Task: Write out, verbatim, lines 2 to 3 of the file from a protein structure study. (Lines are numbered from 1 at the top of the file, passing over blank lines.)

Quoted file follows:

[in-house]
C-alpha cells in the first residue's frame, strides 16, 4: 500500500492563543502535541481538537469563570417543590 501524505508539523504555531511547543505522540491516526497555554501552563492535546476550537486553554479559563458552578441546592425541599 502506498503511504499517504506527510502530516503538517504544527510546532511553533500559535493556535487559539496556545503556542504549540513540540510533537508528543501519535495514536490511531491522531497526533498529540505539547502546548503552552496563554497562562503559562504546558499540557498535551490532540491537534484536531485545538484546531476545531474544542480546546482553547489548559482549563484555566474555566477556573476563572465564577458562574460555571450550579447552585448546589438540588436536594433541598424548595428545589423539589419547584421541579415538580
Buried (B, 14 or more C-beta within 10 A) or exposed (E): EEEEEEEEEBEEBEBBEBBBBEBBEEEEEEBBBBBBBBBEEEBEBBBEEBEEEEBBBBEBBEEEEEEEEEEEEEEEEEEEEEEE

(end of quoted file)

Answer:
C-alpha cells in the first residue's frame, strides 16, 4: 500500500492563543502535541481538537469563570417543590 501524505508539523504555531511547543505522540491516526497555554501552563492535546476550537486553554479559563458552578441546592425541599 502506498503511504499517504506527510502530516503538517504544527510546532511553533500559535493556535487559539496556545503556542504549540513540540510533537508528543501519535495514536490511531491522531497526533498529540505539547502546548503552552496563554497562562503559562504546558499540557498535551490532540491537534484536531485545538484546531476545531474544542480546546482553547489548559482549563484555566474555566477556573476563572465564577458562574460555571450550579447552585448546589438540588436536594433541598424548595428545589423539589419547584421541579415538580
Buried (B, 14 or more C-beta within 10 A) or exposed (E): EEEEEEEEEBEEBEBBEBBBBEBBEEEEEEBBBBBBBBBEEEBEBBBEEBEEEEBBBBEBBEEEEEEEEEEEEEEEEEEEEEEE